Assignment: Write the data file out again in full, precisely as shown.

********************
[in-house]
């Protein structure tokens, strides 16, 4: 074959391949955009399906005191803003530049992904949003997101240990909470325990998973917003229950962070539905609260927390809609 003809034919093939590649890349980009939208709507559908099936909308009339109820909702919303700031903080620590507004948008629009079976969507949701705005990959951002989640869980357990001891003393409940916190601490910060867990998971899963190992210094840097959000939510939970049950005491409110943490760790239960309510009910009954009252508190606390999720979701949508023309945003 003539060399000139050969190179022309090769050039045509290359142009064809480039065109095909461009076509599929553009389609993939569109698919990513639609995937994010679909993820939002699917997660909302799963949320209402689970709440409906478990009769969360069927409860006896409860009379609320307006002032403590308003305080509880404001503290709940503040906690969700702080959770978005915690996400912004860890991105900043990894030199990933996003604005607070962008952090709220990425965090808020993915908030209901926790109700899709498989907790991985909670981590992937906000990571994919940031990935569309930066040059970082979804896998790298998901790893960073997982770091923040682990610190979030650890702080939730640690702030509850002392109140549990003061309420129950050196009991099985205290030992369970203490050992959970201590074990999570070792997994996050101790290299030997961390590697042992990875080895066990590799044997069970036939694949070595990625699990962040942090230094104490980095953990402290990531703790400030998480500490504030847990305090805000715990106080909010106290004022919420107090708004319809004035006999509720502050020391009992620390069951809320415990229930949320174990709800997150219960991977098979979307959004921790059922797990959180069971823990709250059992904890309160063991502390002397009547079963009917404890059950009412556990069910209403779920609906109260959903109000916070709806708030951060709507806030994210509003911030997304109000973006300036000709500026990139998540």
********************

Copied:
[in-house]
């Protein structure tokens, strides 16, 4: 074959391949955009399906005191803003530049992904949003997101240990909470325990998973917003229950962070539905609260927390809609 003809034919093939590649890349980009939208709507559908099936909308009339109820909702919303700031903080620590507004948008629009079976969507949701705005990959951002989640869980357990001891003393409940916190601490910060867990998971899963190992210094840097959000939510939970049950005491409110943490760790239960309510009910009954009252508190606390999720979701949508023309945003 003539060399000139050969190179022309090769050039045509290359142009064809480039065109095909461009076509599929553009389609993939569109698919990513639609995937994010679909993820939002699917997660909302799963949320209402689970709440409906478990009769969360069927409860006896409860009379609320307006002032403590308003305080509880404001503290709940503040906690969700702080959770978005915690996400912004860890991105900043990894030199990933996003604005607070962008952090709220990425965090808020993915908030209901926790109700899709498989907790991985909670981590992937906000990571994919940031990935569309930066040059970082979804896998790298998901790893960073997982770091923040682990610190979030650890702080939730640690702030509850002392109140549990003061309420129950050196009991099985205290030992369970203490050992959970201590074990999570070792997994996050101790290299030997961390590697042992990875080895066990590799044997069970036939694949070595990625699990962040942090230094104490980095953990402290990531703790400030998480500490504030847990305090805000715990106080909010106290004022919420107090708004319809004035006999509720502050020391009992620390069951809320415990229930949320174990709800997150219960991977098979979307959004921790059922797990959180069971823990709250059992904890309160063991502390002397009547079963009917404890059950009412556990069910209403779920609906109260959903109000916070709806708030951060709507806030994210509003911030997304109000973006300036000709500026990139998540």